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Israel Pounds Lebanon in Largest Offensive Since 1982 Invasion

Retrieved from Naharnet on July 13, 2006


 Israel widened its offensive against Hizbullah Thursday, targeting Beirut airport and forcing its closure, and blasting southern Lebanon for a second day in what appeared to be the Jewish state's fiercest military campaign against the country since the 1982 invasion.

Israeli warplanes bombed three runways at Beirut's Rafik Hariri International Airport early on Thursday and killed 28 Lebanese civilians in a series of raids after Israel vowed a harsh response to the killing and capture of two of its soldiers by Hizbullah guerrillas.


An Israeli woman was also killed when Hizbullah fired off a barrage of rockets across the volatile border, sending panicked residents of communities in northern Israel into bomb shelters.


Israeli fighter jets slammed missiles into three runways, forcing the closure of the brand new airport and the diversion of flights to Cyprus.


Lebanese police said 28 civilians, including 10 children, were killed in a wave of attacks Thursday, including a strike on Hizbullah's Manar TV in Beirut's southern suburbs.


The Jewish state's air force also struck a Shiite prayer house in the town of Bawadi in the Bekaa Valley and a transmission station belonging to al Manar TV on a hill overlooking the town of Baalbek.

Hizbullah fired Katyusha rockets at the Israeli border town of Kiryat Shmona, targeting an airstrip. Another barrage of rockets targeted Nahariya near the coast.

In addition to the woman killed in Nahariya, several other civilians were wounded early Thursday.

Shortly after 6 a.m. shells struck the eastern, western and coastal runway at the airport, which closed shortly after the strike. Flights were diverted to the neighboring Mediterranean island of Cyprus.

The main terminal building of the US$500 million facility, which was built in the late 1990s, was intact.

Middle East Airlines Chairman Mohammad el-Hout told LBC TV that the company had moved its fleet to Larnaca in Cyprus before the bombing. He said that a team was currently assessing the damage at the airport in order to repair at least one of the runways to reopen the facility.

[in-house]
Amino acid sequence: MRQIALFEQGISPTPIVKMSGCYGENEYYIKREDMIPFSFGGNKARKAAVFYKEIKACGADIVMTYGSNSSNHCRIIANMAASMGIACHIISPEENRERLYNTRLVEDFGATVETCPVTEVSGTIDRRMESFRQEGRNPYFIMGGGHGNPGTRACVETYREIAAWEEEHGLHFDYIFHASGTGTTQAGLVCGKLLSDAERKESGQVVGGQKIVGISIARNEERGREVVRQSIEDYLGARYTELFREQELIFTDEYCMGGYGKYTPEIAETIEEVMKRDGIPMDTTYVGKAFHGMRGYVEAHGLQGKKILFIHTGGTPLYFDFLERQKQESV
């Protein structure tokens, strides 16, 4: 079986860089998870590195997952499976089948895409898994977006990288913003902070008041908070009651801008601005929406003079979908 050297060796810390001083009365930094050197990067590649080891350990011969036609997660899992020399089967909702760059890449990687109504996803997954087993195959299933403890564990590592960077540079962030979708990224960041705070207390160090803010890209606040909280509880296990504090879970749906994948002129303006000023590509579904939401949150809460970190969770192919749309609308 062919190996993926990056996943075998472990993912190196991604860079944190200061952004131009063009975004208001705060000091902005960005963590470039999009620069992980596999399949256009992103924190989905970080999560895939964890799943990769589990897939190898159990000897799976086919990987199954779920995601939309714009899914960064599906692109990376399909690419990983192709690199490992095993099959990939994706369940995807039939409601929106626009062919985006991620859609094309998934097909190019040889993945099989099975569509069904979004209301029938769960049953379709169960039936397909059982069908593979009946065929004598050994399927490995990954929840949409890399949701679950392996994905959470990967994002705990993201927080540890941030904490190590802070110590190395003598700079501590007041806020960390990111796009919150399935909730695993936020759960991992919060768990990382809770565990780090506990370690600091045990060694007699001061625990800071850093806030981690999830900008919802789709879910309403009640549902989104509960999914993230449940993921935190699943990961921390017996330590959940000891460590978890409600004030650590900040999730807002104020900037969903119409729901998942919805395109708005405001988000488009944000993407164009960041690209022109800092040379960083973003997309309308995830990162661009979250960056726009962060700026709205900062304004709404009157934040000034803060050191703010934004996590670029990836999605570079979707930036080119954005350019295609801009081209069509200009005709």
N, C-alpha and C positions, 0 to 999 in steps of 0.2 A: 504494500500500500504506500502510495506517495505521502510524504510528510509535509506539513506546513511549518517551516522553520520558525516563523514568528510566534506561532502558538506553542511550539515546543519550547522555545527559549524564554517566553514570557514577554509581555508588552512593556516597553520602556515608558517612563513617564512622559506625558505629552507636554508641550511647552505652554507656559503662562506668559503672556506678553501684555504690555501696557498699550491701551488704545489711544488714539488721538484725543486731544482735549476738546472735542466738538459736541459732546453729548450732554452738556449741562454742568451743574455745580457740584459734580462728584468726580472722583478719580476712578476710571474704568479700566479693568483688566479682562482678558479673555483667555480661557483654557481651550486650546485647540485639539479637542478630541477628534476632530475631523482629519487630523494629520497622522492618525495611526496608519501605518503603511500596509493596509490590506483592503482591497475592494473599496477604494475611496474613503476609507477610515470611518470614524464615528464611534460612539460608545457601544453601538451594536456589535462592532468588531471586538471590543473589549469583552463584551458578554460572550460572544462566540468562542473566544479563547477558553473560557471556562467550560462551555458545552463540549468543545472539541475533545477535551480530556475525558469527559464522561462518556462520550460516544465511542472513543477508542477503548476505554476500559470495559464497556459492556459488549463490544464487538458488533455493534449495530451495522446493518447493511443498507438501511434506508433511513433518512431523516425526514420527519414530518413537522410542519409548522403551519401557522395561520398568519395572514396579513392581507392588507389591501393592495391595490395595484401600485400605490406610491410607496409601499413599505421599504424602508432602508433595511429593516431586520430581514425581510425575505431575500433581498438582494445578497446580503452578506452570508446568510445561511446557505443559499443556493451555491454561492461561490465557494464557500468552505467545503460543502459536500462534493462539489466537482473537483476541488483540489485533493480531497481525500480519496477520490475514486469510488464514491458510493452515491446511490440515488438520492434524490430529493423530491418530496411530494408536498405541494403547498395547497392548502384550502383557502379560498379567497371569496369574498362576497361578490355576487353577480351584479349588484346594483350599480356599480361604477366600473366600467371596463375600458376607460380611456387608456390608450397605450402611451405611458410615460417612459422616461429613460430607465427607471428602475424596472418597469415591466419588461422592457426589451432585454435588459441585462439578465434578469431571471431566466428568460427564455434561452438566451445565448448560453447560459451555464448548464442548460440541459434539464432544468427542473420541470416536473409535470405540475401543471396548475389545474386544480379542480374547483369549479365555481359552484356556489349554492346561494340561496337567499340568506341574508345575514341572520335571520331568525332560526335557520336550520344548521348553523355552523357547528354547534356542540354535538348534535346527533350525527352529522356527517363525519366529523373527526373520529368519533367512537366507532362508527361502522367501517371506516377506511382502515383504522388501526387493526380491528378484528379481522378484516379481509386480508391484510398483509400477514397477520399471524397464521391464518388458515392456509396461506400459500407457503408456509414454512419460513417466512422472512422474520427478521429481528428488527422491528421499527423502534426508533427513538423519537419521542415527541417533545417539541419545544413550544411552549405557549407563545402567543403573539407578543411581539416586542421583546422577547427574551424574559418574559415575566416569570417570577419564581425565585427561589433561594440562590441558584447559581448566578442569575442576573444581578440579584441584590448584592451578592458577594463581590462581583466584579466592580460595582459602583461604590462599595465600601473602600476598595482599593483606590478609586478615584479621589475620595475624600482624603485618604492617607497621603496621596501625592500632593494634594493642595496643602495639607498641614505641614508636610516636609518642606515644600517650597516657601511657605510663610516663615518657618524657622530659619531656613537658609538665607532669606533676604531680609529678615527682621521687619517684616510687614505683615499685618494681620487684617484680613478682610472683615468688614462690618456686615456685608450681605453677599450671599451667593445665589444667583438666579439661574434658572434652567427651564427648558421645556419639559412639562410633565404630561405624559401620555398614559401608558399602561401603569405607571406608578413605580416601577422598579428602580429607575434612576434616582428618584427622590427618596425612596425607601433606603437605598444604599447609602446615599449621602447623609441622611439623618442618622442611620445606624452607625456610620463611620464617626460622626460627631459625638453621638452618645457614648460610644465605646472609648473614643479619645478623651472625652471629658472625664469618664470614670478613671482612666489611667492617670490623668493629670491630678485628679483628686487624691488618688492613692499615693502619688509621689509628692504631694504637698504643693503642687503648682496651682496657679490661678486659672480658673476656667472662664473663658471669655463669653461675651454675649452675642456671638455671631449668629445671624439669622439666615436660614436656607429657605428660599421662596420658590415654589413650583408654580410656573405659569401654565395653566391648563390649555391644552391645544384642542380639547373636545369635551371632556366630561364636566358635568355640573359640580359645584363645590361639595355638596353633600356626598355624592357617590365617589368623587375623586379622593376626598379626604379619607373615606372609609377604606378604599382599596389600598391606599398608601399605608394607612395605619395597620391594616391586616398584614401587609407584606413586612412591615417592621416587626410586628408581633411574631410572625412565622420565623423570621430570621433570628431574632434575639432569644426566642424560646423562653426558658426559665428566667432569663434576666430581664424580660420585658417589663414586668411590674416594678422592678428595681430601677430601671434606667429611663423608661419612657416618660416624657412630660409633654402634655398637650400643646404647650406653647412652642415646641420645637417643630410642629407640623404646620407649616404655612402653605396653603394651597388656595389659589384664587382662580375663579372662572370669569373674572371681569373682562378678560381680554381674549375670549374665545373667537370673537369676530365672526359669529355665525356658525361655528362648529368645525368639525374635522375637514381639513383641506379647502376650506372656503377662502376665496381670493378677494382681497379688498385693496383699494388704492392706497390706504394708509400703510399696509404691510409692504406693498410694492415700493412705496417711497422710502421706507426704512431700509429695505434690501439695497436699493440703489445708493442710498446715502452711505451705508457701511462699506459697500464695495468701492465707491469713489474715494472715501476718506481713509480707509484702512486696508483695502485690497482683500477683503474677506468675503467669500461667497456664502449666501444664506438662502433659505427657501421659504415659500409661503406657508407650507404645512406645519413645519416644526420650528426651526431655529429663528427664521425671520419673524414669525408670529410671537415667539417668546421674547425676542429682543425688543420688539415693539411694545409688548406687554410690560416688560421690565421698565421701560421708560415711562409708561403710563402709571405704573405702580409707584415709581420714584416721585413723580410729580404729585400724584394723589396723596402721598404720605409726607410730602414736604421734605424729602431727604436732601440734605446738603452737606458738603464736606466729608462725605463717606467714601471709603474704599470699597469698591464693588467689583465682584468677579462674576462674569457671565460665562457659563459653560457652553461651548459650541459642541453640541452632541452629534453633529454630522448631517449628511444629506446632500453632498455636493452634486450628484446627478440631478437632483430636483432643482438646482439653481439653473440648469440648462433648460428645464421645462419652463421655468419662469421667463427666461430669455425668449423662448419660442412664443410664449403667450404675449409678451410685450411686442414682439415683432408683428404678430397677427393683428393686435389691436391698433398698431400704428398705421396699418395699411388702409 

LBC's reporter said the damage was assessed at 5 million U.S. dollars.

In Israel, the military confirmed it targeted Beirut airport, saying in a statement the facility "is a central hub for the transfer of weapons and supplies" to Hizbullah.

The latest fighting erupted in southern Lebanon on Wednesday after Hizbullah captured two Israeli soldiers in a cross-border attack. Eight other Israeli soldiers were killed in the fighting and Israel promised harsh retaliation, launching a wide scale offensive in the South Wednesday.

Hizbullah leader Sheik Hassan Nasrallah on Wednesday offered to trade the soldiers for Arab prisoners, warning Israel that he will fight if attacked.

It was the first time since Israel's 1982 invasion of Lebanon and occupation of Beirut that the airport in south Beirut was hit by Israel.

On Wednesday, the Lebanese government insisted it was not responsible for Hizbullah's capture of two Israeli soldiers and demanded an urgent U.N. Security Council meeting after what it called Israel's "aggressive" retaliation.

In its offensive overnight, Israeli aircraft and artillery targeted roads and bridges as well as Hizbullah positions and the houses of some of its members and leaders.

The jets fired rockets on a bridge in the coastal town of Damour, about 15 kilometers south of Beirut, forcing people who were leaving the South to walk across caters carrying their belongings. The raids also struck the Awwali Bridge, north of the main southern port city of Sidon.(AP-AFP-Naharnet)